Sorry, no great community ideas in this post I guess, just some thoughts on motivations, etc.

  3. Verde says:

    I find that I agree with Heather. I think people have to reach out from a secure place in their lives. It think it comes across as more genuine and less likely to be seen as userous.

    I’d like to take the AIP class, and I’d be particularly interested in how to build community. Right now my geographic area is in an oil and gas boom and people don’t look around to the larger picture. I feel as if I’m preparing for a Hurricaine during Marti Gras.

  4. Vegan says:

    Good focus, Sharon. I know it’s tempting to focus and overemphasize individual/family preparedness and survival. After all, our US culture in particular and Western culture in general are very individualistic and tend to see people as atoms, but humans are not atoms. In a crisis, we’ll not survive long without a congenial community.

    Cuba comes to mind. A country with such limited resources is able to survive well because of its egalitarian leanings. Cubans are able to feed and educate themselves and have an excellent health care system that caters to everyone because they learned to work collectively in their communities.

    Yes, we Americans can also learn how to work as a community. It’s not easy in our culture, especially since we live in a country whose economy caters to the elites and its institutions do not facilitate dialogue/camaraderie among different groups.

    Scarcity of food and goods does not have to mean that we’ll kill each other in order to survive. Perhaps scarcity might be a blessing in disguise to our individual and collective conscience.

    I know there are communities in the US where people are already working collectively to a great degree — Montpelier, VT, for example. Generally, though, these communities are an exception to the rule.

    Good day!

  5. Theresa says:

    Verde – I also live in an area of oil-related boom (specifically, the tar sands), and can very much relate to your hurricane/mardi gras sentiments. Another tar sands worker was killed here yesterday – he drowned in a tailings lake under a large piece of industrial equipment he was operating before it fell over. The cost of this ‘oil’ is very, very high indeed. But even things like this don’t seem to jar people around here out of their perspective that that oil can and must be extracted from that bitumen, at any cost. That being said, there is a growing community of people here who are quietly living their lives another way, and building a community based on common interests.

  6. Colleen says:

    For this first AIP class, I feel starting with the personal was the best choice.
    With winter on the way & natural disasters effecting more people; having the resources garnered in this class available to share with family & friends (near & far), I find timely and valuable… in both the ‘put on your own oxygen mask first’ vein and in having useful ideas and tools to share with my communities & networks.

  7. Brad K. says:

    Heather – but what if ‘community’ comes to mean you and four neighbors? What if ‘community resources’ means what is available to you and your neighbors, within walking distance?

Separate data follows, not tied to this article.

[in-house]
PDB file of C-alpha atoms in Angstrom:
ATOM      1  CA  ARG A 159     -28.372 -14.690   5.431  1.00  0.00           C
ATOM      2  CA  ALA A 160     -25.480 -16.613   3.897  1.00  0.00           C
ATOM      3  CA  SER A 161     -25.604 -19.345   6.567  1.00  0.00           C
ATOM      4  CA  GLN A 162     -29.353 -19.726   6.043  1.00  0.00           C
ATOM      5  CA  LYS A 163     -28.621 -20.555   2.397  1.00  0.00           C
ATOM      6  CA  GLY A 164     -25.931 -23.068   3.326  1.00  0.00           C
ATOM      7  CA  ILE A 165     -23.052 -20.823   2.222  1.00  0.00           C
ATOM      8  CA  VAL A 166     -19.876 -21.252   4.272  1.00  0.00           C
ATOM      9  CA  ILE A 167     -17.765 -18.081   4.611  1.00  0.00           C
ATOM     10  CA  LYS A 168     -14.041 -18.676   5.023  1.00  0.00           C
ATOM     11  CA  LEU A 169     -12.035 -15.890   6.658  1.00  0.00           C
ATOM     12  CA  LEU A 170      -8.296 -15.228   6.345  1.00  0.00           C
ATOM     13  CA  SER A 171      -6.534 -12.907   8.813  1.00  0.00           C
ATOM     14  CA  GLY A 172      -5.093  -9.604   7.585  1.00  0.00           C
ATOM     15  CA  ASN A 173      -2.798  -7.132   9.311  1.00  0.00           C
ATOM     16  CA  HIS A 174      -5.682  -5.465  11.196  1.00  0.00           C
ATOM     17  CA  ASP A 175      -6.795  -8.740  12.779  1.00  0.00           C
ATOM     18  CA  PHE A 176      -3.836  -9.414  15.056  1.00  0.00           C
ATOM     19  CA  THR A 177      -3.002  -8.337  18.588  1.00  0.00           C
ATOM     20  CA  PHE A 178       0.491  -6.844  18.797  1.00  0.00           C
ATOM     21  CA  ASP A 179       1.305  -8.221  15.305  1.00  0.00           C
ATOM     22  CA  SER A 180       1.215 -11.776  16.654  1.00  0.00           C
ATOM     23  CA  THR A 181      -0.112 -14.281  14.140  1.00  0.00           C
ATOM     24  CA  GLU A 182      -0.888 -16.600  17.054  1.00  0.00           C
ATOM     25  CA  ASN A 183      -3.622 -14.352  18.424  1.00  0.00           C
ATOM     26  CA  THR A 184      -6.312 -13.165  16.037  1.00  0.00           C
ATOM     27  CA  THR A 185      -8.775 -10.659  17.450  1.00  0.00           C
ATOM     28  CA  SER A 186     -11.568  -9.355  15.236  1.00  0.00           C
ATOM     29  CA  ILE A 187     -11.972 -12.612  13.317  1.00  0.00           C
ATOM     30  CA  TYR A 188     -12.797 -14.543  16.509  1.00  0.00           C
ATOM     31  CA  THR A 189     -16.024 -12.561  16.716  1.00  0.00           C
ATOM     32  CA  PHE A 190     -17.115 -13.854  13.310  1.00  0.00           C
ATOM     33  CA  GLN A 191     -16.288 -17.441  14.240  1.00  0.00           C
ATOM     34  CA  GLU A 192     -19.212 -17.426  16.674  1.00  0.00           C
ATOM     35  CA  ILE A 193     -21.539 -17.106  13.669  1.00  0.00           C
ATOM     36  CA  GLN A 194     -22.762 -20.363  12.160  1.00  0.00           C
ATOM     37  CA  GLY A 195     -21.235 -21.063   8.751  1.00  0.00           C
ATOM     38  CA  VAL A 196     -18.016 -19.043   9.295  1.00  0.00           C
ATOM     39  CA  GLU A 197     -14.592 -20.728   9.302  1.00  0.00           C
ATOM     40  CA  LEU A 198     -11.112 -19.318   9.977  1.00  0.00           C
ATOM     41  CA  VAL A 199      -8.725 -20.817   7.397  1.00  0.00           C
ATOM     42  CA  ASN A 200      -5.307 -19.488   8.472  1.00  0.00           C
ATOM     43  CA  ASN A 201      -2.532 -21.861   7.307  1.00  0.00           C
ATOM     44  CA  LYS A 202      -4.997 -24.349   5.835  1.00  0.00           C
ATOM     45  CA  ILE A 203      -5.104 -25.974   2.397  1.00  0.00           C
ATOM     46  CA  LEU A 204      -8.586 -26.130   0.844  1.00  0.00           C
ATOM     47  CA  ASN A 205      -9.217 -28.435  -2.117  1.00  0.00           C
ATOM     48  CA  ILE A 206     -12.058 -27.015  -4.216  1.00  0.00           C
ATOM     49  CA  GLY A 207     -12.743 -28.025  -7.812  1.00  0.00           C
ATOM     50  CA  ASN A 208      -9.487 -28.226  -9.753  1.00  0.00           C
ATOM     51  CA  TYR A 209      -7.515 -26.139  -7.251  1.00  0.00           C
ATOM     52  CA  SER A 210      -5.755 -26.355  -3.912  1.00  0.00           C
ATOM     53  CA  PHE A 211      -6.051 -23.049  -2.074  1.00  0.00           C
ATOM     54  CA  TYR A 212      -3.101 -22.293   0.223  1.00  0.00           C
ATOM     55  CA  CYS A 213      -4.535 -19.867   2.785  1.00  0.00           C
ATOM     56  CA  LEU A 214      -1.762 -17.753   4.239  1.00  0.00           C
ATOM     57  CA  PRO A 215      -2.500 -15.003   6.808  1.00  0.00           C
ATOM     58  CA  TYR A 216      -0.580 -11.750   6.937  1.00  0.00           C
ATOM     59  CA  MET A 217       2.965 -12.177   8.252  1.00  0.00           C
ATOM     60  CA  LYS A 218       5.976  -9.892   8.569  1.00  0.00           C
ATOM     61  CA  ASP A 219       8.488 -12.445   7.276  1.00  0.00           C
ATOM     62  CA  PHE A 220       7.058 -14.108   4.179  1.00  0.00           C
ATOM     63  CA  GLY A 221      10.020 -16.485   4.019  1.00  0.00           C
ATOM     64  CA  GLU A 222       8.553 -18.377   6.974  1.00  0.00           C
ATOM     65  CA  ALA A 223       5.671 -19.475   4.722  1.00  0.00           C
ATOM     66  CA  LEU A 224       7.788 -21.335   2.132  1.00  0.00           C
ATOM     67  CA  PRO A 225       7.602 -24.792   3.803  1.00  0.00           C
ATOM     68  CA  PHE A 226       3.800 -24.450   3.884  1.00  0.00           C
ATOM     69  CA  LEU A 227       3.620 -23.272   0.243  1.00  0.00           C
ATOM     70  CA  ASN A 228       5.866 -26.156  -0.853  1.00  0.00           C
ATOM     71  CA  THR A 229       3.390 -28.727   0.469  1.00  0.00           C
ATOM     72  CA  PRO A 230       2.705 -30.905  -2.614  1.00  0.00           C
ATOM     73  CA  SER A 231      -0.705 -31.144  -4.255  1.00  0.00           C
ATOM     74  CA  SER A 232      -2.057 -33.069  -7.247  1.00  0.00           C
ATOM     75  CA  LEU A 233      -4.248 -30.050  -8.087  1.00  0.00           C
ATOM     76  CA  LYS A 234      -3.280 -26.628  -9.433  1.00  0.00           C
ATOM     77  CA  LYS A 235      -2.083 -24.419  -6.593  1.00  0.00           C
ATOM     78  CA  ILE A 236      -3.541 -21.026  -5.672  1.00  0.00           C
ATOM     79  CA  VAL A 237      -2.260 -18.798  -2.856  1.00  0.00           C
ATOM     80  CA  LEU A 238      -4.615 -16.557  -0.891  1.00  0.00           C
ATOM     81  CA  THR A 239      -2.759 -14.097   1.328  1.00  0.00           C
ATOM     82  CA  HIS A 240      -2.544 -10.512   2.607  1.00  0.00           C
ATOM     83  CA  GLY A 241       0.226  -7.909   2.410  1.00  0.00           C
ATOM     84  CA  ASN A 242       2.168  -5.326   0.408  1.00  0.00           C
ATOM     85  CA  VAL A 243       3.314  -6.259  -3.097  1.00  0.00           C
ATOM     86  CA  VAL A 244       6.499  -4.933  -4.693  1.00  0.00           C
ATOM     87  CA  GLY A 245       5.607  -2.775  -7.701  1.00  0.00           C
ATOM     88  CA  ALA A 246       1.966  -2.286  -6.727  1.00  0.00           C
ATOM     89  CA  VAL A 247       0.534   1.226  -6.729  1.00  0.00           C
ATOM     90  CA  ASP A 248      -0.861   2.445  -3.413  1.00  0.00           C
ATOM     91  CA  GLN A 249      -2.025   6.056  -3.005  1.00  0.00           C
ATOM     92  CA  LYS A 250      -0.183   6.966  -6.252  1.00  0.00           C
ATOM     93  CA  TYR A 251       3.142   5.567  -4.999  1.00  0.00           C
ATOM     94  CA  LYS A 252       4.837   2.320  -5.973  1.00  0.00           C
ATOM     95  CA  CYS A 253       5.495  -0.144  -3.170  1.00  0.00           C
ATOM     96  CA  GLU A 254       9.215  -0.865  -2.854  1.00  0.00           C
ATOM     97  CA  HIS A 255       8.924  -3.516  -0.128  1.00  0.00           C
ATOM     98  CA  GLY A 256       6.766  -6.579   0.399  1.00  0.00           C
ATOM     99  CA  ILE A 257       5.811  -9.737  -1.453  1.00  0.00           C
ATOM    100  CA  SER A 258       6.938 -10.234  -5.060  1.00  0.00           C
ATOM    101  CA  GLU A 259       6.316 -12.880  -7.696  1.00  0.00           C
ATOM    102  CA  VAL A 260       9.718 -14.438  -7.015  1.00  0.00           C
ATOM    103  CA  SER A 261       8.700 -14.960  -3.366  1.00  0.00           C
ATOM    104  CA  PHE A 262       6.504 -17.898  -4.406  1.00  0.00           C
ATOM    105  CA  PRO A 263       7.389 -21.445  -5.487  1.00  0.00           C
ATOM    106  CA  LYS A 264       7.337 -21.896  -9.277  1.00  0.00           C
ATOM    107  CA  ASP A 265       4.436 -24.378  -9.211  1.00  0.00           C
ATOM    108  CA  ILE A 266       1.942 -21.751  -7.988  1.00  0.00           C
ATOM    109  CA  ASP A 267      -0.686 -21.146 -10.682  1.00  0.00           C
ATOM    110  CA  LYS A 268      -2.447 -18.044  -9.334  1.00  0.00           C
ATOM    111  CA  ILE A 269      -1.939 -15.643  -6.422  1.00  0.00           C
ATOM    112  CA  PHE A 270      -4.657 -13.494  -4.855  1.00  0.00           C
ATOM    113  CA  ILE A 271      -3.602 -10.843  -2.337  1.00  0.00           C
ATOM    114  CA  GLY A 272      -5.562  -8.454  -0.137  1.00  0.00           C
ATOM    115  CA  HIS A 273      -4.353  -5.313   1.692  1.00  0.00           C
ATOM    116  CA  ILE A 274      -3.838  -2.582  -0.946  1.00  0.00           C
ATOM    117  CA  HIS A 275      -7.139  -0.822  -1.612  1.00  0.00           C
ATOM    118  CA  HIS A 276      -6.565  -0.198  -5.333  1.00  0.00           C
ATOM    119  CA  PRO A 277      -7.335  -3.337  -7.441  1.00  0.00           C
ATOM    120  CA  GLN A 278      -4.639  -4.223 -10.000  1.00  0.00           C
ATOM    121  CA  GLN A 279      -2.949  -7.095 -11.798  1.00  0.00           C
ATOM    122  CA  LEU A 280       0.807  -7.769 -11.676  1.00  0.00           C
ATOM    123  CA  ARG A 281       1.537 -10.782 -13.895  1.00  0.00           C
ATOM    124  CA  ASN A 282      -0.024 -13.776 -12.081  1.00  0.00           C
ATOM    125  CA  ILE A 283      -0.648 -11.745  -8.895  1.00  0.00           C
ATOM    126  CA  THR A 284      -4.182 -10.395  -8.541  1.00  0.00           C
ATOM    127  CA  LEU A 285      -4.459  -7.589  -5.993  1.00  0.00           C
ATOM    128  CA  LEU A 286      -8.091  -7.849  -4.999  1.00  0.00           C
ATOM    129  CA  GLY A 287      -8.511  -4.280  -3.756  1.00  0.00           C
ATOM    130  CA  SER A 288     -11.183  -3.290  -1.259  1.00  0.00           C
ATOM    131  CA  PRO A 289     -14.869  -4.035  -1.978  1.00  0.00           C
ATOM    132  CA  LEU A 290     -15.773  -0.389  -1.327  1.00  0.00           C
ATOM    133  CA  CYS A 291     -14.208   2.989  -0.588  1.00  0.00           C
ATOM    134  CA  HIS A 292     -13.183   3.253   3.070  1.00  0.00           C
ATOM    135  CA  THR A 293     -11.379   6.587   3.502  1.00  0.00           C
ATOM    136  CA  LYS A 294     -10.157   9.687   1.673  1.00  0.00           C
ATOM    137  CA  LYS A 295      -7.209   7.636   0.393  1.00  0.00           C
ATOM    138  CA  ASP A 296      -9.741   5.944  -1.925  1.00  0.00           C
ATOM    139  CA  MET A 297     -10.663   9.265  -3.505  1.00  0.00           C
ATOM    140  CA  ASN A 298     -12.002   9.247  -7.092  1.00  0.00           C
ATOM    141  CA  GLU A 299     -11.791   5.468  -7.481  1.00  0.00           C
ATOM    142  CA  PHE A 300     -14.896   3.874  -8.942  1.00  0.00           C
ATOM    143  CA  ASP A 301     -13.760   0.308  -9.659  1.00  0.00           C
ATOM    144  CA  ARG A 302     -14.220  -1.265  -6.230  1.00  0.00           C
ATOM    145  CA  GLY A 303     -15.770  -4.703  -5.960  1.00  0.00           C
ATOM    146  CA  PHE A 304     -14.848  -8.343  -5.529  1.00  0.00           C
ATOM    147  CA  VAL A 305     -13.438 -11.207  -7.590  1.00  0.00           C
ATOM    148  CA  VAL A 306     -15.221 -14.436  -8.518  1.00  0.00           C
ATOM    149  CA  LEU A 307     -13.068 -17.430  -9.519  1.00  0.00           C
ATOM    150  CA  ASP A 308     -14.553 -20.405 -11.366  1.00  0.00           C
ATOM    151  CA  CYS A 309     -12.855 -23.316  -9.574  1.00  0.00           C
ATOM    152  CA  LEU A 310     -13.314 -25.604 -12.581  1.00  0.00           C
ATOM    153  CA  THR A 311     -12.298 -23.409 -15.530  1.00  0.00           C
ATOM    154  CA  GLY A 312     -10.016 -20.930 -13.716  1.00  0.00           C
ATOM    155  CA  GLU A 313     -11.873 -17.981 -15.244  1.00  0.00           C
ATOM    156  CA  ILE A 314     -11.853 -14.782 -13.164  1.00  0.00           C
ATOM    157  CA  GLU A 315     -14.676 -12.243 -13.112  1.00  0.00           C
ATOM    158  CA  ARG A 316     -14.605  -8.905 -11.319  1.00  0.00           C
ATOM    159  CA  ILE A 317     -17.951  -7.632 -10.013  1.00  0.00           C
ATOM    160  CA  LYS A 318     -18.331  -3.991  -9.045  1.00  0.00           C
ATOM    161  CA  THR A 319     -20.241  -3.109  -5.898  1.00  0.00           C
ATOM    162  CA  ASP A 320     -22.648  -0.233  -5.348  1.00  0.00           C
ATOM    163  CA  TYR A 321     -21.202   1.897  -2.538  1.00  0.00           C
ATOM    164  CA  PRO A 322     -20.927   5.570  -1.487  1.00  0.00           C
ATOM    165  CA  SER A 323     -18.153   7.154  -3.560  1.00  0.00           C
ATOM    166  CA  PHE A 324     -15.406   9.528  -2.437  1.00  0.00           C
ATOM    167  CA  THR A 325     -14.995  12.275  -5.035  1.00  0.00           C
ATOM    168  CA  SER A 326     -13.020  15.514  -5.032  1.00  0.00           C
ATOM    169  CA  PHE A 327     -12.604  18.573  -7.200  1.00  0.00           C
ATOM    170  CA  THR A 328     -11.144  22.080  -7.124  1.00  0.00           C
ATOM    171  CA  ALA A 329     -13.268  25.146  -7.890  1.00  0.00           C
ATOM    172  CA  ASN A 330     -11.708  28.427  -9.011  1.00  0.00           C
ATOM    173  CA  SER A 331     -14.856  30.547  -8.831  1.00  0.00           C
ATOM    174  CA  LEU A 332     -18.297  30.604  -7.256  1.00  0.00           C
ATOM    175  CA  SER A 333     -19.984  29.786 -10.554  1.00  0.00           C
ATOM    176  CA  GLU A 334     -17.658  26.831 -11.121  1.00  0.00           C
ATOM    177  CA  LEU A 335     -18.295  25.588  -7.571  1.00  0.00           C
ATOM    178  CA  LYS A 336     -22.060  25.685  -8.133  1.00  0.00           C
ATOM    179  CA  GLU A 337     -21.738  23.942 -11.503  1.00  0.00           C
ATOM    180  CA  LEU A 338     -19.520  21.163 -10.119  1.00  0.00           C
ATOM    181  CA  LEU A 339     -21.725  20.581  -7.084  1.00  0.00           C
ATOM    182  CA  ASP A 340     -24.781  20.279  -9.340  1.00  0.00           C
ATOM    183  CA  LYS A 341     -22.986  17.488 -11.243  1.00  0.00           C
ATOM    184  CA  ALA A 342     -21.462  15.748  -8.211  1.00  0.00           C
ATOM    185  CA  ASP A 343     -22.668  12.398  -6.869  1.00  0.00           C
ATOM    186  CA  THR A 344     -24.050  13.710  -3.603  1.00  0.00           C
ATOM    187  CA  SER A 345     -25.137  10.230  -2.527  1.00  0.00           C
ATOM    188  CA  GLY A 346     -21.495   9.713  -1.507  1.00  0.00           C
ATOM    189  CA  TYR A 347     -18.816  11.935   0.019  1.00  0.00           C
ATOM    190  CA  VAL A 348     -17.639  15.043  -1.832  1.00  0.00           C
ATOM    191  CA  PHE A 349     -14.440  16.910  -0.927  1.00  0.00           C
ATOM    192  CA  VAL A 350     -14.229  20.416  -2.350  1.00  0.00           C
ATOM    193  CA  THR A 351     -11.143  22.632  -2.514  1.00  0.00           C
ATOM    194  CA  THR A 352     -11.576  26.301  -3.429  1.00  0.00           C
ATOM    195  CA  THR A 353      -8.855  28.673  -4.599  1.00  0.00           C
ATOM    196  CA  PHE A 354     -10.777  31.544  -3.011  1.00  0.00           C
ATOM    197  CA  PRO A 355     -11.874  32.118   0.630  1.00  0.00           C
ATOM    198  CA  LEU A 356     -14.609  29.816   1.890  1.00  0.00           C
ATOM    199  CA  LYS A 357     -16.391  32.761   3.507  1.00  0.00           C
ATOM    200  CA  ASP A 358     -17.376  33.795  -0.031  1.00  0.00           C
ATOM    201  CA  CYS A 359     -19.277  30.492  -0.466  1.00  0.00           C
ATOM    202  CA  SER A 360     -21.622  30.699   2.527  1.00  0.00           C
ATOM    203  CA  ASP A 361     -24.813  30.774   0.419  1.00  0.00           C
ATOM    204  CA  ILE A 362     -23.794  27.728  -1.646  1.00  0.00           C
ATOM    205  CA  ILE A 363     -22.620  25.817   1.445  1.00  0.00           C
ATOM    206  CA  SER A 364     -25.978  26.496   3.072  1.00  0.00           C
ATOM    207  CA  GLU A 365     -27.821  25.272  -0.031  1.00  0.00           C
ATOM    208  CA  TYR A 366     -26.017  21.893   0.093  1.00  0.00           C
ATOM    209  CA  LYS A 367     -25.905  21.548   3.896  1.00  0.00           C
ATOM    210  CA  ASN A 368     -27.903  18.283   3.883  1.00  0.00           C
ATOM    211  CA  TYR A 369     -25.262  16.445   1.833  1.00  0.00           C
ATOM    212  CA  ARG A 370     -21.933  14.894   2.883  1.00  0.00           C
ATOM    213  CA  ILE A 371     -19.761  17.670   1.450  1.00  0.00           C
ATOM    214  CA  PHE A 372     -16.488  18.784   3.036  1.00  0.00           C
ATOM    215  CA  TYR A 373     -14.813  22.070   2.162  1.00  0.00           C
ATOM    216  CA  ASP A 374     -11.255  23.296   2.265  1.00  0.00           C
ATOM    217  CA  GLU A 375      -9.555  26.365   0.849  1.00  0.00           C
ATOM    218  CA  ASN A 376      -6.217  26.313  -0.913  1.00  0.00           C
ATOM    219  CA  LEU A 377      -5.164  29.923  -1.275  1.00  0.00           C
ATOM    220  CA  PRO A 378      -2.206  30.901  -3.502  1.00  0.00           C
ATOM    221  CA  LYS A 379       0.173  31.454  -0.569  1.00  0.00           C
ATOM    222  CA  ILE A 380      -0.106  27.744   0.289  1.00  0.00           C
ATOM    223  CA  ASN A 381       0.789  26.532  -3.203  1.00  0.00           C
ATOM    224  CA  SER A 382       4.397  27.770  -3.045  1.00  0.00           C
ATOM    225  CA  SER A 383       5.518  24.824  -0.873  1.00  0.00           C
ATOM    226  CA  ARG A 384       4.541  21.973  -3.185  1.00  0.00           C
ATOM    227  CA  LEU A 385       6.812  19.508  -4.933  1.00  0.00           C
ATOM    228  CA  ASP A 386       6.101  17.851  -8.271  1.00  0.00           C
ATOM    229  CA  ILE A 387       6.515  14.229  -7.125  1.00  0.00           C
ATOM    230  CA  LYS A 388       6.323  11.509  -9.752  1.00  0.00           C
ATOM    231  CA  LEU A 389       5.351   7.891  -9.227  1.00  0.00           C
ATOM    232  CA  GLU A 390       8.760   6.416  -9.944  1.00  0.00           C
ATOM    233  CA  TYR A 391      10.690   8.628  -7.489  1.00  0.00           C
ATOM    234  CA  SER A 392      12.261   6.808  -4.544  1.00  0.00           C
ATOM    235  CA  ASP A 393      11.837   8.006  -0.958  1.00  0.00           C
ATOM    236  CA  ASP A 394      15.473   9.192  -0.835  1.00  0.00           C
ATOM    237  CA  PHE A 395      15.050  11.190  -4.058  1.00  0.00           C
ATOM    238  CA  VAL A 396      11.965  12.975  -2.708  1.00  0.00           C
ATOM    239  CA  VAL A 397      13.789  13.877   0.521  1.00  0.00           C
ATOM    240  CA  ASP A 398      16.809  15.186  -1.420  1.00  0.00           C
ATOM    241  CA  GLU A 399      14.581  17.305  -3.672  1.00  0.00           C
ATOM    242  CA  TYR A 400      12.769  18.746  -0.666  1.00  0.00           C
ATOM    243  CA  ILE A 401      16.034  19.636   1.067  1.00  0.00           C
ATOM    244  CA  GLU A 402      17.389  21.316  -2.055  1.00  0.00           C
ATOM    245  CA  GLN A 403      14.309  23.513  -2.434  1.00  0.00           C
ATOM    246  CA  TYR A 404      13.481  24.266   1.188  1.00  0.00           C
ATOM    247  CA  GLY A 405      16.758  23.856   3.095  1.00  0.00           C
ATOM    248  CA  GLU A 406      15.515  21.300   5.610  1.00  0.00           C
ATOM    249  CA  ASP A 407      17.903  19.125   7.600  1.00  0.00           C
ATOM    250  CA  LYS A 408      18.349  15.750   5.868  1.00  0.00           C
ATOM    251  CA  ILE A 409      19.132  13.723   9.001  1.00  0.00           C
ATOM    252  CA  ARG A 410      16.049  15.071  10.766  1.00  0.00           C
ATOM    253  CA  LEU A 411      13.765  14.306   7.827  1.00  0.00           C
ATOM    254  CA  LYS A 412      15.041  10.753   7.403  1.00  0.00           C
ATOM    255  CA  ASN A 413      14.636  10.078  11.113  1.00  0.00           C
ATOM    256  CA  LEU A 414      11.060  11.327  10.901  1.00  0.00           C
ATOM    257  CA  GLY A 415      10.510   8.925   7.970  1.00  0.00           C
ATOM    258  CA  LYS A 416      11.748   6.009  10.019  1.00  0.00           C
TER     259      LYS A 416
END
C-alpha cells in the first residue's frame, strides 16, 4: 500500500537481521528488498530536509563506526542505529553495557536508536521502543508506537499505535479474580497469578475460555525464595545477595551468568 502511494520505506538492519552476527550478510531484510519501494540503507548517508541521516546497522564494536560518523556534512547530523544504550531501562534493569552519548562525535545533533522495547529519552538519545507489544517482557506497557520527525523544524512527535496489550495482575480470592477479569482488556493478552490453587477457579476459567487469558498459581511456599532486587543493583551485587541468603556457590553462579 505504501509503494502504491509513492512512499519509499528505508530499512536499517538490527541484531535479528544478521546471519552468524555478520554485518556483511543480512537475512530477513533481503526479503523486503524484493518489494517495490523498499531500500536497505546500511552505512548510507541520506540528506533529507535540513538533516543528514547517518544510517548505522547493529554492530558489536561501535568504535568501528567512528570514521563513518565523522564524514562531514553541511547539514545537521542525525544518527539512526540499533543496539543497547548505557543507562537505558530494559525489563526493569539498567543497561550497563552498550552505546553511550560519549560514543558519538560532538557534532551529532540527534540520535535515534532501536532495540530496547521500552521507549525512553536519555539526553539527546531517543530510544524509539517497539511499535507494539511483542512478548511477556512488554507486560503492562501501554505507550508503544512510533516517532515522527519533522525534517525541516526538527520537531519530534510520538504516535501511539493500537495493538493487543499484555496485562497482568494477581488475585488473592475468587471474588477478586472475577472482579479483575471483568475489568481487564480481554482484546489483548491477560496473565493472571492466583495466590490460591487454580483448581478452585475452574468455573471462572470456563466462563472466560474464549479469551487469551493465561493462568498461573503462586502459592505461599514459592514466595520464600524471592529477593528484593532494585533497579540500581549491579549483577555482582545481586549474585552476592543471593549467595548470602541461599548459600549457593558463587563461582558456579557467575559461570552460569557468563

When transportation and supplies get expensive, it makes sense to be sure whoever is the best at sewing know what patterns everyone has. That patching and mending are shared out usefully. That as much hay and grain and food is harvested and utilized as possible, regardless of who ‘owns’ the property.

    No one can be secure, in their home, in their food, in their friends, than the least secure of their neighbors. One for-instance is neighborhood watch – if one disgruntled or angry neighbor turns a blind eye, or invites trouble, all can suffer. That vulnerability won’t change. Unfortunately, that implies that expelling or forcing ‘bad’ neighbors to move away may be coming. We need to be careful *we* aren’t seen as ‘bad’ neighbors.

  8. [...] Casaubon’s Book » Blog Archive » Community Issues – Thinking About Adaptation Today is the last day of the Adapting in Place class, and getting to this point on the syllabus has me thinking about what I’d do differently next time. The class was designed to help people who expected or were fairly sure they’d be staying more or less where they are. And most of the participants had big questions about what they should do personally, in their particular place. So it seemed logical to get that stuff started – to deal with the real basics, food, water, shelter, heat, cooling. But spending the larger part of a month focusing on how to get your home adapted makes it seem like our overarching focus should be on private homes, when, in fact, that’s just what we were talking about for one month, when the overarching project is not just making our own homes secure, but securing our communities. [...]

  9. Political Will, Political Won’t

    The accepted wisdom of today’s environmental reform movement is founded on two core assumptions. The first is that most of the technical solutions we need to address the world’s various crises are available, or at least could be swiftly developed by sufficiently intelligent, hard-working people. The second assumption is that all that’s lacking for a successful outcome is the political will to put these technical solutions into effect.